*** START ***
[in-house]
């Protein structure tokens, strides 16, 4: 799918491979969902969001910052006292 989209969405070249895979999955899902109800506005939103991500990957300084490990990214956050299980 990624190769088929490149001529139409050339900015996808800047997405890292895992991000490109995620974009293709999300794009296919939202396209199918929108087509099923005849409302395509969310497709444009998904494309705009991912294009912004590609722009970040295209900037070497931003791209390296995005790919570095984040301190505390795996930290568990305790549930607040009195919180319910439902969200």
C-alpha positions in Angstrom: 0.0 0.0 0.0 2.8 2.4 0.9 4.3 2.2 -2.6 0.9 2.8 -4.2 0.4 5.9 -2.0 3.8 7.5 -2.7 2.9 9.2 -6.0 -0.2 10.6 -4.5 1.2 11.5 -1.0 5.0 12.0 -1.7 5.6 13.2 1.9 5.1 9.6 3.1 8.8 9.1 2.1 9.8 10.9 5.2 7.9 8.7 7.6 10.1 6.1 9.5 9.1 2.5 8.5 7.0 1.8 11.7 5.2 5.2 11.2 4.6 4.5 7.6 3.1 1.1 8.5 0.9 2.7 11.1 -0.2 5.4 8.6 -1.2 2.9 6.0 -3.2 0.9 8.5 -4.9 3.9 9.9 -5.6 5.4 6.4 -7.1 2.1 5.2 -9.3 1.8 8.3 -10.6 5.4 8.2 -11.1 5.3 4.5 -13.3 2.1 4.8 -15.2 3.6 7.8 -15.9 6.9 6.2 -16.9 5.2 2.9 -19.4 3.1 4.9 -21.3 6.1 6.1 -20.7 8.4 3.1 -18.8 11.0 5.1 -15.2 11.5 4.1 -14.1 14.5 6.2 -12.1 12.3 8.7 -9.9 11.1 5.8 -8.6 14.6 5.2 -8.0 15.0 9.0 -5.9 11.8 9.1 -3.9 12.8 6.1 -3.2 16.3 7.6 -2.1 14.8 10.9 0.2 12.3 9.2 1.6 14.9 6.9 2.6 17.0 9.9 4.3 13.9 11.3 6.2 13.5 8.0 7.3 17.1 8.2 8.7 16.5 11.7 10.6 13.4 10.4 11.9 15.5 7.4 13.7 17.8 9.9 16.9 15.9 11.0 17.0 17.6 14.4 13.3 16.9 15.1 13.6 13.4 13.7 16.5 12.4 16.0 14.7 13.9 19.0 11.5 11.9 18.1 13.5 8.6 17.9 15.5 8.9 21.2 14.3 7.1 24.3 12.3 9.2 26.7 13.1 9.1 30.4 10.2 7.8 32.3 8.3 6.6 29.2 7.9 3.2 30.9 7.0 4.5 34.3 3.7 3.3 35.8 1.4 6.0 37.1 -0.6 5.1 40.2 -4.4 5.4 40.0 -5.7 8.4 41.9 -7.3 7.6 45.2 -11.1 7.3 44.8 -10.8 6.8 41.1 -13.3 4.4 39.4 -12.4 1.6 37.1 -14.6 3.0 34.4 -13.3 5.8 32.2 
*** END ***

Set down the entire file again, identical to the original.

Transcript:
[in-house]
């Protein structure tokens, strides 16, 4: 799918491979969902969001910052006292 989209969405070249895979999955899902109800506005939103991500990957300084490990990214956050299980 990624190769088929490149001529139409050339900015996808800047997405890292895992991000490109995620974009293709999300794009296919939202396209199918929108087509099923005849409302395509969310497709444009998904494309705009991912294009912004590609722009970040295209900037070497931003791209390296995005790919570095984040301190505390795996930290568990305790549930607040009195919180319910439902969200």
C-alpha positions in Angstrom: 0.0 0.0 0.0 2.8 2.4 0.9 4.3 2.2 -2.6 0.9 2.8 -4.2 0.4 5.9 -2.0 3.8 7.5 -2.7 2.9 9.2 -6.0 -0.2 10.6 -4.5 1.2 11.5 -1.0 5.0 12.0 -1.7 5.6 13.2 1.9 5.1 9.6 3.1 8.8 9.1 2.1 9.8 10.9 5.2 7.9 8.7 7.6 10.1 6.1 9.5 9.1 2.5 8.5 7.0 1.8 11.7 5.2 5.2 11.2 4.6 4.5 7.6 3.1 1.1 8.5 0.9 2.7 11.1 -0.2 5.4 8.6 -1.2 2.9 6.0 -3.2 0.9 8.5 -4.9 3.9 9.9 -5.6 5.4 6.4 -7.1 2.1 5.2 -9.3 1.8 8.3 -10.6 5.4 8.2 -11.1 5.3 4.5 -13.3 2.1 4.8 -15.2 3.6 7.8 -15.9 6.9 6.2 -16.9 5.2 2.9 -19.4 3.1 4.9 -21.3 6.1 6.1 -20.7 8.4 3.1 -18.8 11.0 5.1 -15.2 11.5 4.1 -14.1 14.5 6.2 -12.1 12.3 8.7 -9.9 11.1 5.8 -8.6 14.6 5.2 -8.0 15.0 9.0 -5.9 11.8 9.1 -3.9 12.8 6.1 -3.2 16.3 7.6 -2.1 14.8 10.9 0.2 12.3 9.2 1.6 14.9 6.9 2.6 17.0 9.9 4.3 13.9 11.3 6.2 13.5 8.0 7.3 17.1 8.2 8.7 16.5 11.7 10.6 13.4 10.4 11.9 15.5 7.4 13.7 17.8 9.9 16.9 15.9 11.0 17.0 17.6 14.4 13.3 16.9 15.1 13.6 13.4 13.7 16.5 12.4 16.0 14.7 13.9 19.0 11.5 11.9 18.1 13.5 8.6 17.9 15.5 8.9 21.2 14.3 7.1 24.3 12.3 9.2 26.7 13.1 9.1 30.4 10.2 7.8 32.3 8.3 6.6 29.2 7.9 3.2 30.9 7.0 4.5 34.3 3.7 3.3 35.8 1.4 6.0 37.1 -0.6 5.1 40.2 -4.4 5.4 40.0 -5.7 8.4 41.9 -7.3 7.6 45.2 -11.1 7.3 44.8 -10.8 6.8 41.1 -13.3 4.4 39.4 -12.4 1.6 37.1 -14.6 3.0 34.4 -13.3 5.8 32.2 